Study Guide

Ezra and Nehemiah Allusions

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Literary and Philosophical References

Esdras 1
Esdras 1 is really just a Greek version of the Book of Ezra with some changes and additions. It was pretty popular with Christians back in the day (as in 1700 years ago or thereabouts).

Esdras 2
Esdras 2 is an apocalyptic book—a mash-up of Christian and Jewish apocalyptic visions It's attributed to Ezra even though he certainly didn't write it, relegating it to the apocrypha.

The Greek Apocalypse of Ezra
This isn't even in the apocrypha—it's a super-deep cut, buried in the pseudepigraphia (falsely attributed works). It's another apocalyptic work, like 2 Esdras, containing visions of heaven, hell, and the like.

Protestant Martyrs, Hugh Latimer, and Nicholas Ridley
Latimer and Ridley were Protestant martyrs killed by the Catholic Queen, Mary Tudor of England, for their convictions. Before being burned at the stake, Latimer said to Ridley (alluding to lines from 2 Esdras): "Be of good cheer, master Ridley, and play the man; we shall this day light such a candle in England, as I hope, by God's grace, shall never be put out."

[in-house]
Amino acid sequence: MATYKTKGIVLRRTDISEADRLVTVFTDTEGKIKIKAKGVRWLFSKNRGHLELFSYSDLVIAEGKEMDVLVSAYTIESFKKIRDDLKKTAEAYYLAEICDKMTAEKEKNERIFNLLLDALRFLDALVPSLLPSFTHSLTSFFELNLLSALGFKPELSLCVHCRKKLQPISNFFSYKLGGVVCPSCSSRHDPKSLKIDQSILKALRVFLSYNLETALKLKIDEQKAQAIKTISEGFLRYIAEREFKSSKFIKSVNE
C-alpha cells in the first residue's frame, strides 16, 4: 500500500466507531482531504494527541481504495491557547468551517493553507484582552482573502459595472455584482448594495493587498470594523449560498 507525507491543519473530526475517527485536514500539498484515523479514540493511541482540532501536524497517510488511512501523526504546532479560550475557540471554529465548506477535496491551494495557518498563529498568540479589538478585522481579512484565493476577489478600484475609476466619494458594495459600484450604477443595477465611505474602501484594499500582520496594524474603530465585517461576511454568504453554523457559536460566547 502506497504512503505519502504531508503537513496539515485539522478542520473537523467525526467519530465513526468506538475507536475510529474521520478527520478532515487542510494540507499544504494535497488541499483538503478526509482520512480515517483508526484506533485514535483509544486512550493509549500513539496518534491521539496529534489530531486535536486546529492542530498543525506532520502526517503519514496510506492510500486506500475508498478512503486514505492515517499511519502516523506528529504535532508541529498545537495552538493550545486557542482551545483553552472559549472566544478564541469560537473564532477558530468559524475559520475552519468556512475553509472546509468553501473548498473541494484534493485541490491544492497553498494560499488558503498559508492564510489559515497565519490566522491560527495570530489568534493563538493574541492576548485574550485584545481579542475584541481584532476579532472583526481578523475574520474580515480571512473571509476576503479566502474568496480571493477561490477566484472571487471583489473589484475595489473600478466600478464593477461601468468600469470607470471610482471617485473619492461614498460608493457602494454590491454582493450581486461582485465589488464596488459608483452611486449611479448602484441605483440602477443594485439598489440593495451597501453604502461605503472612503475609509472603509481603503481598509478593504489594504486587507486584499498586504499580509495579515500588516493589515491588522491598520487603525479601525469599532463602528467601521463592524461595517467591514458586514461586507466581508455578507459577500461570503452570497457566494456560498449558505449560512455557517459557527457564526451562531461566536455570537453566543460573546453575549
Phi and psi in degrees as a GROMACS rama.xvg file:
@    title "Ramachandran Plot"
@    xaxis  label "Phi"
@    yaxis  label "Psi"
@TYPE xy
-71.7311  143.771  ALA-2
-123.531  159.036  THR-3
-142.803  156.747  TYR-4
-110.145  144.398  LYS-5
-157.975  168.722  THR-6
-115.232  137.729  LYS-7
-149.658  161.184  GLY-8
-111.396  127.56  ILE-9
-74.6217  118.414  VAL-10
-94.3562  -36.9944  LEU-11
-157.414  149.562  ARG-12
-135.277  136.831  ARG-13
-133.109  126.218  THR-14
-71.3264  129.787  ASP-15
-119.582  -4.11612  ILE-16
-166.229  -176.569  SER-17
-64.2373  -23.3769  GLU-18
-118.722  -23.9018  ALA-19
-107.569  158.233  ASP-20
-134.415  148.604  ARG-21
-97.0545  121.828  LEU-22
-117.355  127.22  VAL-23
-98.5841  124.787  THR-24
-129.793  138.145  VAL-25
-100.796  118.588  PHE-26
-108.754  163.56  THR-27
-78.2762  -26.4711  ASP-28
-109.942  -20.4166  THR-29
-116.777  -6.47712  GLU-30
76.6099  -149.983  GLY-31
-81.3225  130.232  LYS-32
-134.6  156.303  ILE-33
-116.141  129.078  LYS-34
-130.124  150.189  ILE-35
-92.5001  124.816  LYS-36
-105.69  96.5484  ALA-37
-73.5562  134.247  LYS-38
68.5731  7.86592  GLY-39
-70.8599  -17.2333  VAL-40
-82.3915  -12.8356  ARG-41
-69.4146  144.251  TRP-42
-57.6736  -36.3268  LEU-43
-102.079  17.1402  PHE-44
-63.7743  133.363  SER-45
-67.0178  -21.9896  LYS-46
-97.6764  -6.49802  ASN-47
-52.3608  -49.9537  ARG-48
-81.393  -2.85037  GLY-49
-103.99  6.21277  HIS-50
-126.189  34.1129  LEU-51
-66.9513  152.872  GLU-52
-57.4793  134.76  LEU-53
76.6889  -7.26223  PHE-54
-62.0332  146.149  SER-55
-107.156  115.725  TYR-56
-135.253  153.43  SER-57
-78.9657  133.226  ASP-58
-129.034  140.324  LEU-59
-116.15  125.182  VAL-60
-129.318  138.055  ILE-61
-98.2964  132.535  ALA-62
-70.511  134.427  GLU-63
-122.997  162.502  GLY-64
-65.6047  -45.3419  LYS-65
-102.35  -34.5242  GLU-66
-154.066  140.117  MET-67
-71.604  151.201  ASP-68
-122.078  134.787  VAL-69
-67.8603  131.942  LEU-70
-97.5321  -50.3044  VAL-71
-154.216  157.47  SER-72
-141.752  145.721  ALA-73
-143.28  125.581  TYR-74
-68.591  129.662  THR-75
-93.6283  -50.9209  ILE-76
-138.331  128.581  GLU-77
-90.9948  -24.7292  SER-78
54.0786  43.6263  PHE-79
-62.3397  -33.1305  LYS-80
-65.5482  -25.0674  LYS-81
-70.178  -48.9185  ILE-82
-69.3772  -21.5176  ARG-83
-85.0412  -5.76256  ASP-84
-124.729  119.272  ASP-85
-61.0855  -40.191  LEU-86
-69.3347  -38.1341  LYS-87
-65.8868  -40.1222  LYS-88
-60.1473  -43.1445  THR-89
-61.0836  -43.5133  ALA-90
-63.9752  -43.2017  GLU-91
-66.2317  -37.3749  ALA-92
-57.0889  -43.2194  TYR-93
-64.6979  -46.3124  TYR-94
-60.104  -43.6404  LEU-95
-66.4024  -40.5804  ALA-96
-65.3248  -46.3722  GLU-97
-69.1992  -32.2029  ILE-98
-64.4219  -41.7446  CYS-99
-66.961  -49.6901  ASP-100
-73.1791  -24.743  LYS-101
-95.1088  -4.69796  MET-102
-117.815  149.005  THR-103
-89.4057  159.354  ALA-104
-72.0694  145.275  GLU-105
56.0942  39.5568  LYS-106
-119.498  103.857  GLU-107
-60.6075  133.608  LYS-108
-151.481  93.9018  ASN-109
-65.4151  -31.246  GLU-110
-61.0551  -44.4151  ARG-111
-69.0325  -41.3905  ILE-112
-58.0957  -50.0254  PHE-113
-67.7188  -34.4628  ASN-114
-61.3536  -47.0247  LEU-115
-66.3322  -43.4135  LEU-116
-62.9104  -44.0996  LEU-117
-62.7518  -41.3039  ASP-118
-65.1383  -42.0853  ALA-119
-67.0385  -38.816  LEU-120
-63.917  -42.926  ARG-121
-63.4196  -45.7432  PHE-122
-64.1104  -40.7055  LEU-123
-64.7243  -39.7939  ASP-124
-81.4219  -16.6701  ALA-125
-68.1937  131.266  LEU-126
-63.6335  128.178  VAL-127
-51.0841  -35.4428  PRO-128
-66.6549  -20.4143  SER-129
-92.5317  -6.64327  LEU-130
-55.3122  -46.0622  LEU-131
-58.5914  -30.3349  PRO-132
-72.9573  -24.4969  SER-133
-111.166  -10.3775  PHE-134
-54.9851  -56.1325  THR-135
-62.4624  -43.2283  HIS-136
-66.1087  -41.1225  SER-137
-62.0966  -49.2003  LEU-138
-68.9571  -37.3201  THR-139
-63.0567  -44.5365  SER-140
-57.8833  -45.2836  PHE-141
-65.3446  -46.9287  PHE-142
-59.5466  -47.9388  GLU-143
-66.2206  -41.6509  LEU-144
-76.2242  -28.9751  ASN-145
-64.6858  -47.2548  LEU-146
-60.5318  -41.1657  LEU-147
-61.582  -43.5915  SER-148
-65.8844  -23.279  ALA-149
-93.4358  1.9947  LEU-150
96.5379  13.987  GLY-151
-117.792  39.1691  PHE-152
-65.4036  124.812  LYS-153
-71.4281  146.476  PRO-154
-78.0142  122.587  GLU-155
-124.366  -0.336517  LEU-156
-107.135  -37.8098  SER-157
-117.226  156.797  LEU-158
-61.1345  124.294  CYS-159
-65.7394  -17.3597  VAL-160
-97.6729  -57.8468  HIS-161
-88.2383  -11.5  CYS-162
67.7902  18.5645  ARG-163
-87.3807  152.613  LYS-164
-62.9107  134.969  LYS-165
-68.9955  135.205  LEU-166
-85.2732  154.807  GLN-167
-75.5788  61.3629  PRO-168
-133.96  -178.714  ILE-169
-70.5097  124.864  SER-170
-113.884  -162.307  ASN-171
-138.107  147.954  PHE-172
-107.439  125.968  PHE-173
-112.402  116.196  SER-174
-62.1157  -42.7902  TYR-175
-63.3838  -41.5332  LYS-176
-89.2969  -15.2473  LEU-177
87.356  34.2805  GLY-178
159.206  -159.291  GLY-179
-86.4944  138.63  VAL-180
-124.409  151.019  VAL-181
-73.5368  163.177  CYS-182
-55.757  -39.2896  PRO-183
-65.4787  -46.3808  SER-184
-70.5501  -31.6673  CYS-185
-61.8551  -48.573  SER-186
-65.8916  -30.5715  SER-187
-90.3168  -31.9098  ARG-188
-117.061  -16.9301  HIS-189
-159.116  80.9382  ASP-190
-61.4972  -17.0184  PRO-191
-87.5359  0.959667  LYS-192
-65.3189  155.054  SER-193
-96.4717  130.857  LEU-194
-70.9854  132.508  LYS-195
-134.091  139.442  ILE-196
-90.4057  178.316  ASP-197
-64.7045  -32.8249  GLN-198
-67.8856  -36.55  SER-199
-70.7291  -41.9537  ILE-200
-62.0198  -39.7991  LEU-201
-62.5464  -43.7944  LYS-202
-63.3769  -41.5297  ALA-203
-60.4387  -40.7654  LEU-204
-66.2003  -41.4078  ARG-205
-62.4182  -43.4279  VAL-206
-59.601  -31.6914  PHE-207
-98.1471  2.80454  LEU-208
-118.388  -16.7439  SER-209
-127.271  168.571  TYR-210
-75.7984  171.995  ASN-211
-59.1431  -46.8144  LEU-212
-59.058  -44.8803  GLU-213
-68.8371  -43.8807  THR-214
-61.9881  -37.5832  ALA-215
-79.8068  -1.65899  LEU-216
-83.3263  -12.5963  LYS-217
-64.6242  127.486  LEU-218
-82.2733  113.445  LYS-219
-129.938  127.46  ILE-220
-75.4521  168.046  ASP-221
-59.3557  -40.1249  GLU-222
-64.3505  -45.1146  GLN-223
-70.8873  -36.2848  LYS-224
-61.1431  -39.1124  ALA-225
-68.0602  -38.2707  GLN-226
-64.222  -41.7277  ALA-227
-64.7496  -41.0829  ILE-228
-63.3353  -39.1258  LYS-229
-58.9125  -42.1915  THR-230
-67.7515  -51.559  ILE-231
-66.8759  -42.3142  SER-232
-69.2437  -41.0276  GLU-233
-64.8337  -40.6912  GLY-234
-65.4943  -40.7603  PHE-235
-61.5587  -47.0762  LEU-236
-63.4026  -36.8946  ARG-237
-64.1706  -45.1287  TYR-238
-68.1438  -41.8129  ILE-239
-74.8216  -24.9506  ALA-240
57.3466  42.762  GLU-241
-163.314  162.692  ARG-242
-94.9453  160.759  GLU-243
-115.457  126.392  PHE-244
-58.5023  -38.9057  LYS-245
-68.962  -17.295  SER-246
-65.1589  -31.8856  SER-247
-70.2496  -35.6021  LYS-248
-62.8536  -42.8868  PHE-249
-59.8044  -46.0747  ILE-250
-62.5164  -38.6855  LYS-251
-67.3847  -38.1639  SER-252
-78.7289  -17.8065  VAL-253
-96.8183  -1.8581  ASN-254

Pop Culture References

"Twelve Gates to the City," Reverend Gary Davis
Blues legend Gary Davis sings a classic original—describing the twelve gates of the rebuilt city of Jerusalem, though Davis might be talking about the New Jerusalem. Since Nehemiah describes the rebuilding of the gates, we'll give him the credit.

"Twelve Gates to the City," Robert Plant
Here's a version of the same track by former Led Zeppelin vocalist Robert Plant.

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